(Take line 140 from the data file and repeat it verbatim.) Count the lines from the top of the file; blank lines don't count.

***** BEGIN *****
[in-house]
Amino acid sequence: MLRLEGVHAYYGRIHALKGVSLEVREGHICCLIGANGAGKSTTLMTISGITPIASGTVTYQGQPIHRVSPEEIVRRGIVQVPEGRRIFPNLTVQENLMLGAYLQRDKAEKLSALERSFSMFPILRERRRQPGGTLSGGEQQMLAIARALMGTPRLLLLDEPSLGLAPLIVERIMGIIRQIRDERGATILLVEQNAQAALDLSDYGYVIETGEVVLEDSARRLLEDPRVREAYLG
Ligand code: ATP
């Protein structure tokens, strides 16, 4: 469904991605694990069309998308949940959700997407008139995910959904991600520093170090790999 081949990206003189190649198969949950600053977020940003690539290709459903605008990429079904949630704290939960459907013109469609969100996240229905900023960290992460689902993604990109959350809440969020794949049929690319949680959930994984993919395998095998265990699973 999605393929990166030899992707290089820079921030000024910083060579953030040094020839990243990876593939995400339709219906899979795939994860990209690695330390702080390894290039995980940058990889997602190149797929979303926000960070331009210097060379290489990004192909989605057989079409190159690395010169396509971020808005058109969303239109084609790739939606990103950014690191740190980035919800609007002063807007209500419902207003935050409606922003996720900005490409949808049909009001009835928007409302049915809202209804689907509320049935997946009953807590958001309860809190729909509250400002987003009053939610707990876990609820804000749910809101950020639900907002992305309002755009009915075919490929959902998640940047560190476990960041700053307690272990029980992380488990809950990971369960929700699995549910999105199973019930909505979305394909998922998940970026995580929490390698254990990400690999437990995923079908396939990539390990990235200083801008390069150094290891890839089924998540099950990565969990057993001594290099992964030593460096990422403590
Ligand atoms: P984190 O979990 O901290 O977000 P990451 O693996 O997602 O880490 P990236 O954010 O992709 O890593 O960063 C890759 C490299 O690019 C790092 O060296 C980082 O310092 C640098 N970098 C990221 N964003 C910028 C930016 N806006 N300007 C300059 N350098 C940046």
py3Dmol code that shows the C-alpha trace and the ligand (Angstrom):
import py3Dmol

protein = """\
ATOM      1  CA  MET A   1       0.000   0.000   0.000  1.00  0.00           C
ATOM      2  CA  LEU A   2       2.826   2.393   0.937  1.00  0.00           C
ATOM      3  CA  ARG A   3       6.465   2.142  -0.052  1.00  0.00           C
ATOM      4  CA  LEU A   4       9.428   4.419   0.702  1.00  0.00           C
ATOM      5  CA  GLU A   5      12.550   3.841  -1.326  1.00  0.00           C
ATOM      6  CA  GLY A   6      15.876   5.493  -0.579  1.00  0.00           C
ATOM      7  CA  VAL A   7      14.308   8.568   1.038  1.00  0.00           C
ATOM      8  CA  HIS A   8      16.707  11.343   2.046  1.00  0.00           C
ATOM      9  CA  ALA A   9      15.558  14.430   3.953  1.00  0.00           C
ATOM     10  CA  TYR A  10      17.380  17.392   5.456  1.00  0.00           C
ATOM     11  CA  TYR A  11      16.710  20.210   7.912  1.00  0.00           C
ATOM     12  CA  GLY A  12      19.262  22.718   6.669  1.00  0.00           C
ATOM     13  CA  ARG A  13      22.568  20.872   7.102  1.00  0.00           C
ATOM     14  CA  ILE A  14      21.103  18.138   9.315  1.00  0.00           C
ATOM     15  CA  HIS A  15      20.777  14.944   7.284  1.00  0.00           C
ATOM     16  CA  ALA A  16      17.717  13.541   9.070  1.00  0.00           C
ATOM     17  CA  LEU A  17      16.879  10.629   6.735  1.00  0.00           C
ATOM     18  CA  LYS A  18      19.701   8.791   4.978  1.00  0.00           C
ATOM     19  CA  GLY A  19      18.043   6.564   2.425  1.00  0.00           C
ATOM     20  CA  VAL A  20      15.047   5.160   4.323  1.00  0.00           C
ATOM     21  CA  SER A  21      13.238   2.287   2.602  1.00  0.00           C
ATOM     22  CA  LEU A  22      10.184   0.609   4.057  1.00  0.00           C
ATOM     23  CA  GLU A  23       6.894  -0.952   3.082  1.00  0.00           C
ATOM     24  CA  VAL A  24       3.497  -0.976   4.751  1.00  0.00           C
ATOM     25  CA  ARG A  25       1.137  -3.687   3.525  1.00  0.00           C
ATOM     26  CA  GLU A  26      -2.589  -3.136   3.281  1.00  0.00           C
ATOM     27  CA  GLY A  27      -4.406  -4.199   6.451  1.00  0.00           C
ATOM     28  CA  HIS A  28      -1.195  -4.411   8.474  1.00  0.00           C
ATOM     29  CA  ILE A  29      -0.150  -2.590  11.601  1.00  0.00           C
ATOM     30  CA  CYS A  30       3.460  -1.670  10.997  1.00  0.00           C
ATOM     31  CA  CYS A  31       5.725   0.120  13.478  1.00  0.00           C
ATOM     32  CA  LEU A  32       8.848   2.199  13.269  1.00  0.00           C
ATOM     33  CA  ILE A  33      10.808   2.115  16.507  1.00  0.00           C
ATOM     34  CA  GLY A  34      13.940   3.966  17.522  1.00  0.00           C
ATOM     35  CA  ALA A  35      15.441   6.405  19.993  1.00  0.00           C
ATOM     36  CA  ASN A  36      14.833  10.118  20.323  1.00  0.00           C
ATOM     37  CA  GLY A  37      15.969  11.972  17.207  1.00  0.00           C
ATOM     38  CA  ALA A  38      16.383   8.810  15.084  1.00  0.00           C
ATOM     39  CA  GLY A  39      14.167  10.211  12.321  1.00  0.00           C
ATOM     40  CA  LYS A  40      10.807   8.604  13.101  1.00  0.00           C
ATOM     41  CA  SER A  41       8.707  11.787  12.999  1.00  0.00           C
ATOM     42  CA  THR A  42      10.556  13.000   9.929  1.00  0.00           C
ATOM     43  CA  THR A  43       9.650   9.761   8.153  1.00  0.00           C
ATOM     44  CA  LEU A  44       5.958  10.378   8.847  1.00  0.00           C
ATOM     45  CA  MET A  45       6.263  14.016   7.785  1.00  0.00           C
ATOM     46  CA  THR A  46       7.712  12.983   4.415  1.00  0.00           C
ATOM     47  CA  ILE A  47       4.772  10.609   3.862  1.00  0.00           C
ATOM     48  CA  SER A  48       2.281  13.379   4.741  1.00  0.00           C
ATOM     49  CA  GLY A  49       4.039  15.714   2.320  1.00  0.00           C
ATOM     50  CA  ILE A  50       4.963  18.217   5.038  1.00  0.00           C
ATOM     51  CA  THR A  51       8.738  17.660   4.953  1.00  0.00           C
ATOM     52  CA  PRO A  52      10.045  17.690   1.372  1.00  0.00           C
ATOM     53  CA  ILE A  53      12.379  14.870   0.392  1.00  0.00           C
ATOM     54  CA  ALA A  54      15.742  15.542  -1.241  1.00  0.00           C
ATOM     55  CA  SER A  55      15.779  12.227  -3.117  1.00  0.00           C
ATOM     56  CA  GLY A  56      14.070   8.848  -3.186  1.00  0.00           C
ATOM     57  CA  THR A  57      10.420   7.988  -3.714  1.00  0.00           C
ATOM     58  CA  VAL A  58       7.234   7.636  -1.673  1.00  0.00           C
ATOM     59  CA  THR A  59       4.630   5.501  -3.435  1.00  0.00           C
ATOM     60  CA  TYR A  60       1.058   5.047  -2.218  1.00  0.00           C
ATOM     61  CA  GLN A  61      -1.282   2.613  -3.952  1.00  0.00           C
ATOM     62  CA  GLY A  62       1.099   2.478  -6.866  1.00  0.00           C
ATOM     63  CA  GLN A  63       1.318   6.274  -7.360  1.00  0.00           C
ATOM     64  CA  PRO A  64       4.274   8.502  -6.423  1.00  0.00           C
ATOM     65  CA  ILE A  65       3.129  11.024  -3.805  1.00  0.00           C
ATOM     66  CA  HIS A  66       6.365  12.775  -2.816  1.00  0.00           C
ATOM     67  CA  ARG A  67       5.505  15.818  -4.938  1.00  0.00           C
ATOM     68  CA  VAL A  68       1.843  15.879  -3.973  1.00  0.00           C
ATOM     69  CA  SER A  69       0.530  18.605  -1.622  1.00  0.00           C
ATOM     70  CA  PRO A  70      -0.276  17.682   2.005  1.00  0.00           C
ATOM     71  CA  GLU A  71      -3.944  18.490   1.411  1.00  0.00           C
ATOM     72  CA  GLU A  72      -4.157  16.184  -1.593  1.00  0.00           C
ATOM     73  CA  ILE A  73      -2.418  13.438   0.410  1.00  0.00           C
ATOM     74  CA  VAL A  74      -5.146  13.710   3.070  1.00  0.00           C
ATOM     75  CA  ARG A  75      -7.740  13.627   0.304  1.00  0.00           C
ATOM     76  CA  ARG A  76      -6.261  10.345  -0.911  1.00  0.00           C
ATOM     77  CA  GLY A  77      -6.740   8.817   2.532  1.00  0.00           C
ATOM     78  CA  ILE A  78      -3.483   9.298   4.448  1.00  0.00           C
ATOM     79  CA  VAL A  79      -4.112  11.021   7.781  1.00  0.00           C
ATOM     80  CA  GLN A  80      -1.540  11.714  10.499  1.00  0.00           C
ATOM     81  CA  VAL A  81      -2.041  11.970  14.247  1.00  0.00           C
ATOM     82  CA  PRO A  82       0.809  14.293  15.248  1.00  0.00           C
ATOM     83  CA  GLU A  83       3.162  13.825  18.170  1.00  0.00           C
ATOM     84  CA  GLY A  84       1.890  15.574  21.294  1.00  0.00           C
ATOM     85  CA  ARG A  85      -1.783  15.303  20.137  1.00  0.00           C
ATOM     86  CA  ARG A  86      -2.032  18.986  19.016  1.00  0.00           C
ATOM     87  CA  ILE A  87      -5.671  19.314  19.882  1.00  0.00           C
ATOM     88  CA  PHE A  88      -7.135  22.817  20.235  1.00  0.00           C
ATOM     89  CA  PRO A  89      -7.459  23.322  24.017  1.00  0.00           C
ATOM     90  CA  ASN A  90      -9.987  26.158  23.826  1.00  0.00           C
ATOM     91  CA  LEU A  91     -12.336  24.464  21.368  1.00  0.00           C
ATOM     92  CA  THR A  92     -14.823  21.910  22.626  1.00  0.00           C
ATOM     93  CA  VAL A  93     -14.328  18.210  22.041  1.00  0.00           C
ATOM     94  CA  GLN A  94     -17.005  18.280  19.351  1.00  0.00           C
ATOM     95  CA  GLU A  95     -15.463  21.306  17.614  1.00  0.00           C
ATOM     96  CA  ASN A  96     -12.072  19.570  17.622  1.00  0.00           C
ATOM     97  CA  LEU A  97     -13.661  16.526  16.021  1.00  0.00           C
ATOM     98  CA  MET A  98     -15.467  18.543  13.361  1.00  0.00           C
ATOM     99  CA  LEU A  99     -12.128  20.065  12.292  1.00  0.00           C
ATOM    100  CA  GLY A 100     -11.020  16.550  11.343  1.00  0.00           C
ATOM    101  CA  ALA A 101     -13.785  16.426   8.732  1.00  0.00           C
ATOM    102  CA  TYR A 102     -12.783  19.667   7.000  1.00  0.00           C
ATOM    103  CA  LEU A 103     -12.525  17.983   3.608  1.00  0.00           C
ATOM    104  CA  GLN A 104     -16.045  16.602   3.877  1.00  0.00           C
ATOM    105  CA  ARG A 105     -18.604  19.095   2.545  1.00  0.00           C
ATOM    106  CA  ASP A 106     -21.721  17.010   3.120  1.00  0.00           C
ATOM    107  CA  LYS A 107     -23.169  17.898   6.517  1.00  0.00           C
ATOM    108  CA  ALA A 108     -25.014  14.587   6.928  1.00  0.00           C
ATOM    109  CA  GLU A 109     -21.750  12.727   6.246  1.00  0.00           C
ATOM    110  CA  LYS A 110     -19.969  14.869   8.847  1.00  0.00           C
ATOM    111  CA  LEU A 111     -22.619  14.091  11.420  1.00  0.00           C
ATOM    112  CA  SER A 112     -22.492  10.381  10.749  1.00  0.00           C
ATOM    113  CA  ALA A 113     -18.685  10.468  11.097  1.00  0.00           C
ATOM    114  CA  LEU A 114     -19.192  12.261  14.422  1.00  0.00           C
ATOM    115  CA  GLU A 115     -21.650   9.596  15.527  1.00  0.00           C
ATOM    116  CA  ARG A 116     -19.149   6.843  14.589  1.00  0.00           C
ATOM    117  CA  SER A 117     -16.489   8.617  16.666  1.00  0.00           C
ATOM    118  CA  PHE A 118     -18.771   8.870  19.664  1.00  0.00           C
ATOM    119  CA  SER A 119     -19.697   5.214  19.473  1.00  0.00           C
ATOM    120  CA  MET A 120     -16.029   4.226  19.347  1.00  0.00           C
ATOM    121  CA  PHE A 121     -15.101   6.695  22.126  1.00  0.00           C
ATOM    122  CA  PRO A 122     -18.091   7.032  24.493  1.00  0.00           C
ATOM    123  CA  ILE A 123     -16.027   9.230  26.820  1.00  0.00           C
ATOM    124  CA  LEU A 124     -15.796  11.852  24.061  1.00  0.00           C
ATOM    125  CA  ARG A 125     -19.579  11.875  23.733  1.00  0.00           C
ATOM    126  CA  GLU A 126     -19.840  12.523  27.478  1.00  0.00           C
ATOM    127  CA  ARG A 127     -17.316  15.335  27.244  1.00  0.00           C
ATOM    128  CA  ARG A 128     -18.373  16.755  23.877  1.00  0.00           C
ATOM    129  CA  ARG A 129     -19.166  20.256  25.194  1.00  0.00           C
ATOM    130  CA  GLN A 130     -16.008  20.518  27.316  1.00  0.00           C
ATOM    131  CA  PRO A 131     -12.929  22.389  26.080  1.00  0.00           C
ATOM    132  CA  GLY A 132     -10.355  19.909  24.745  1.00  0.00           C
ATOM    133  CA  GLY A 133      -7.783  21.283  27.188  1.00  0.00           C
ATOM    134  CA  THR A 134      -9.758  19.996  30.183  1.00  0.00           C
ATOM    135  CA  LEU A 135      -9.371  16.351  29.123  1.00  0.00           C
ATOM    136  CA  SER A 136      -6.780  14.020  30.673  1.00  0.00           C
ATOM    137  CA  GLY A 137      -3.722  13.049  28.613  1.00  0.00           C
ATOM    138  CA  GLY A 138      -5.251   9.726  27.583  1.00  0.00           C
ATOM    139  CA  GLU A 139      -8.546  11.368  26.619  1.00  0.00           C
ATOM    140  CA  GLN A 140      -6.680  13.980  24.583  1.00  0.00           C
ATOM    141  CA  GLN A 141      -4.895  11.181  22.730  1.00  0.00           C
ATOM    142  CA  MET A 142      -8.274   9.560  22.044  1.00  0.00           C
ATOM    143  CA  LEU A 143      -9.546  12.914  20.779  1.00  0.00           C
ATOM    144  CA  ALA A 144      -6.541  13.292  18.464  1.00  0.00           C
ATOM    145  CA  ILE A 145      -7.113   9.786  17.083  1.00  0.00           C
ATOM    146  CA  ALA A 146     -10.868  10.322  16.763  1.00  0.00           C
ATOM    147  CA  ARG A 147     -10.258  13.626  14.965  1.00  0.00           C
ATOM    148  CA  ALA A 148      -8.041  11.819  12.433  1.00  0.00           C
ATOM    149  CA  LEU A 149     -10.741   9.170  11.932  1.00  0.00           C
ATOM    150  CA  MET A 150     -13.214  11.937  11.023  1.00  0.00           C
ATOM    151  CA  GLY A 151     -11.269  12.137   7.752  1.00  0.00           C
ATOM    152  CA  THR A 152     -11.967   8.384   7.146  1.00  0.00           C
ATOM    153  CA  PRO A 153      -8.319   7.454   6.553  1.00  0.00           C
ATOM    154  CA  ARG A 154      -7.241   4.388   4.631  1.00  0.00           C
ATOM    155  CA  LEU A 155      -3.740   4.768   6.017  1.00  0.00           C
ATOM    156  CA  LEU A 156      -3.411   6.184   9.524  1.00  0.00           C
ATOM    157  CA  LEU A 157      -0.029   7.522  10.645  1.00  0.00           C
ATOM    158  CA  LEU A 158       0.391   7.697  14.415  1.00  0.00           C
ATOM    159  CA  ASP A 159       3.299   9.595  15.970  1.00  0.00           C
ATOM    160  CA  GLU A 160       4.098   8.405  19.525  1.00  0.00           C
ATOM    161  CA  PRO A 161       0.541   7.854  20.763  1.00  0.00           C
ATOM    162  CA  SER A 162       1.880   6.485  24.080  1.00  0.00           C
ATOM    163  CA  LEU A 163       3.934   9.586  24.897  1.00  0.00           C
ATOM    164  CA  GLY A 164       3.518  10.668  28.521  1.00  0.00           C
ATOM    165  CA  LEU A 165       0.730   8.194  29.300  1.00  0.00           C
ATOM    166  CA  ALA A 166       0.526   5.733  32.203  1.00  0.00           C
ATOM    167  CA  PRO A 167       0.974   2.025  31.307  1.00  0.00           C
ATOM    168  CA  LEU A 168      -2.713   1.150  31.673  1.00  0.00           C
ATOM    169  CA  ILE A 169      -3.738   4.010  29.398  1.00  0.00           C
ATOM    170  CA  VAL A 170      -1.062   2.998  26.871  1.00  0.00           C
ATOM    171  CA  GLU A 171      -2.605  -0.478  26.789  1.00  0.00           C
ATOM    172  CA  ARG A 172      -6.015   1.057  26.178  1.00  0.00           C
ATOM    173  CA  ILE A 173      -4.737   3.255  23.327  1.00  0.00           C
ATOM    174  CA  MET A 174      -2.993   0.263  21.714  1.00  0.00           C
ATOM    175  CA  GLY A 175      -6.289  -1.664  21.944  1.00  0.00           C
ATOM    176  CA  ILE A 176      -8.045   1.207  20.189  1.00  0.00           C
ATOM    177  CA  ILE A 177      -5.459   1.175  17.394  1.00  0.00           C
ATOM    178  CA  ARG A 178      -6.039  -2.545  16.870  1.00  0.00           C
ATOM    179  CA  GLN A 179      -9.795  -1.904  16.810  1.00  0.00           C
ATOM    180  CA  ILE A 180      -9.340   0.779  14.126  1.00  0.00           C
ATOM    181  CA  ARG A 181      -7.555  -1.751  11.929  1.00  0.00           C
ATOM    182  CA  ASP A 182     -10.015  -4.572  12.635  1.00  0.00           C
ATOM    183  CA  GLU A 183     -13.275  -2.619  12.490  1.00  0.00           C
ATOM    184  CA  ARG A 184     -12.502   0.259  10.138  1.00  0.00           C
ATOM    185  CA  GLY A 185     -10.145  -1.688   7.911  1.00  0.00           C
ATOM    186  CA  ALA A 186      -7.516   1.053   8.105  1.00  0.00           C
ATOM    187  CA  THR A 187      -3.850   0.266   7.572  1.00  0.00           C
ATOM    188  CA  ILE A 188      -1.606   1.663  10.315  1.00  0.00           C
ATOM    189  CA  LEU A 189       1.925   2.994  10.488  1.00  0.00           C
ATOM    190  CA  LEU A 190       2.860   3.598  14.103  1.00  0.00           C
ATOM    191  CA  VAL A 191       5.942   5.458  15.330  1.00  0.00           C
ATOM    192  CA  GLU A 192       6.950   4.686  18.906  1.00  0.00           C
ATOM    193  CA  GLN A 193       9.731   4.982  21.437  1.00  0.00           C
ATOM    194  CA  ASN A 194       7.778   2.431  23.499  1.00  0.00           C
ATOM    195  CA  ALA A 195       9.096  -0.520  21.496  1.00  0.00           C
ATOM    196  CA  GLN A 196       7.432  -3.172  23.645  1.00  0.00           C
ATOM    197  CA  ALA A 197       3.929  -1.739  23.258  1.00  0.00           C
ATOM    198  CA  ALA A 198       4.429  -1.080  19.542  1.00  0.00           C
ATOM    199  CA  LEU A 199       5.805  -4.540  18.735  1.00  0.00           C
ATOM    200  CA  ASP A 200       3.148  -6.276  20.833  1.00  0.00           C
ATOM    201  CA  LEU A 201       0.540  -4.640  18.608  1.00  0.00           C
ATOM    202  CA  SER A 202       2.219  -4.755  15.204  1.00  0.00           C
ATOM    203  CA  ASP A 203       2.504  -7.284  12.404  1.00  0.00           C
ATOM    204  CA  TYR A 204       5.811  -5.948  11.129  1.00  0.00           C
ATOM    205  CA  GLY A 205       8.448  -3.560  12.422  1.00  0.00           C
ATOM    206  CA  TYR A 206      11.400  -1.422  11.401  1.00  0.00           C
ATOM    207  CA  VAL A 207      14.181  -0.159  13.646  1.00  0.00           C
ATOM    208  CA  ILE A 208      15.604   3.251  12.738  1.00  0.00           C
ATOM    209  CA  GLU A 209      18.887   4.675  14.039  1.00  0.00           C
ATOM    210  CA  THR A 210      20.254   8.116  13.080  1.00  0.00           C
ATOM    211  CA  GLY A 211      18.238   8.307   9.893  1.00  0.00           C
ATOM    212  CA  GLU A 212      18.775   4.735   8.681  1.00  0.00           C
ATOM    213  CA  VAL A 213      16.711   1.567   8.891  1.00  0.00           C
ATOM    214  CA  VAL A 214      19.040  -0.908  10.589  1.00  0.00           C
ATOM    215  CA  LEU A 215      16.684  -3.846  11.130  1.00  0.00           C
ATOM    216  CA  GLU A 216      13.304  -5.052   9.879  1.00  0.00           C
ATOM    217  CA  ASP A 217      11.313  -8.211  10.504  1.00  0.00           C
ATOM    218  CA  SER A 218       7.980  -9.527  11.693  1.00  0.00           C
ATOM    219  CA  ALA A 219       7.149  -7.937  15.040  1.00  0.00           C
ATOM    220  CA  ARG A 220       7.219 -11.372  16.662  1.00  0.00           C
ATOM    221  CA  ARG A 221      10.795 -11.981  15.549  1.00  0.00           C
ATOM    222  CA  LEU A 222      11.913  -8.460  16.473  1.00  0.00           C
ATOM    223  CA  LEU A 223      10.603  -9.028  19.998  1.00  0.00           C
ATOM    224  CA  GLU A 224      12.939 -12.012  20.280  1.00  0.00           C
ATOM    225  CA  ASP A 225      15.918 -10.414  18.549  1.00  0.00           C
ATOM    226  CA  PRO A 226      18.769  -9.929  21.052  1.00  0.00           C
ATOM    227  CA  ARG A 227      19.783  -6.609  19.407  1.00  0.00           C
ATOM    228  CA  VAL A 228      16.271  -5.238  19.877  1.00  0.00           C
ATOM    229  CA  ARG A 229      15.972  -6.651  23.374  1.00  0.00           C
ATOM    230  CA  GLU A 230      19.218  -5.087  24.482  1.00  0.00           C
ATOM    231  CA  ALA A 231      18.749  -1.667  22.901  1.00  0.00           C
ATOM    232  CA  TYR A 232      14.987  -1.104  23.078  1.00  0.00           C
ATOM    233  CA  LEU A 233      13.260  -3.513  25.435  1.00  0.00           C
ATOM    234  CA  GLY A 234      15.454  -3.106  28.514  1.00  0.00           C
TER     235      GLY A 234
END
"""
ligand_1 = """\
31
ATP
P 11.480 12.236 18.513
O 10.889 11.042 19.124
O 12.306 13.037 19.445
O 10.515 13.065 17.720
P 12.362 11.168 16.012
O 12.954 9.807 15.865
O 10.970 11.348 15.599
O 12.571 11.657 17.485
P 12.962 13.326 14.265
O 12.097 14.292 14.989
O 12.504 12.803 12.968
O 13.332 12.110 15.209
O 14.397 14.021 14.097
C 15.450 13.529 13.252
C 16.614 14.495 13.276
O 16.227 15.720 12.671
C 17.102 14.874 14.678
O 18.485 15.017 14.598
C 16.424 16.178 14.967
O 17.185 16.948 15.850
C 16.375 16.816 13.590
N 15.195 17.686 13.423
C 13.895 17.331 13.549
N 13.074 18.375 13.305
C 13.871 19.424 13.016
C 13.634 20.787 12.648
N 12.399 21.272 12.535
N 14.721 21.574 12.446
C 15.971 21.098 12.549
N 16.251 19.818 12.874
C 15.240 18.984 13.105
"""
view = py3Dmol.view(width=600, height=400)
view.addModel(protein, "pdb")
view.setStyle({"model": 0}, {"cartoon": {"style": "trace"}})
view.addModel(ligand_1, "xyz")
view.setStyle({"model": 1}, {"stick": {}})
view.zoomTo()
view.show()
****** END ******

ATOM    132  CA  GLY A 132     -10.355  19.909  24.745  1.00  0.00           C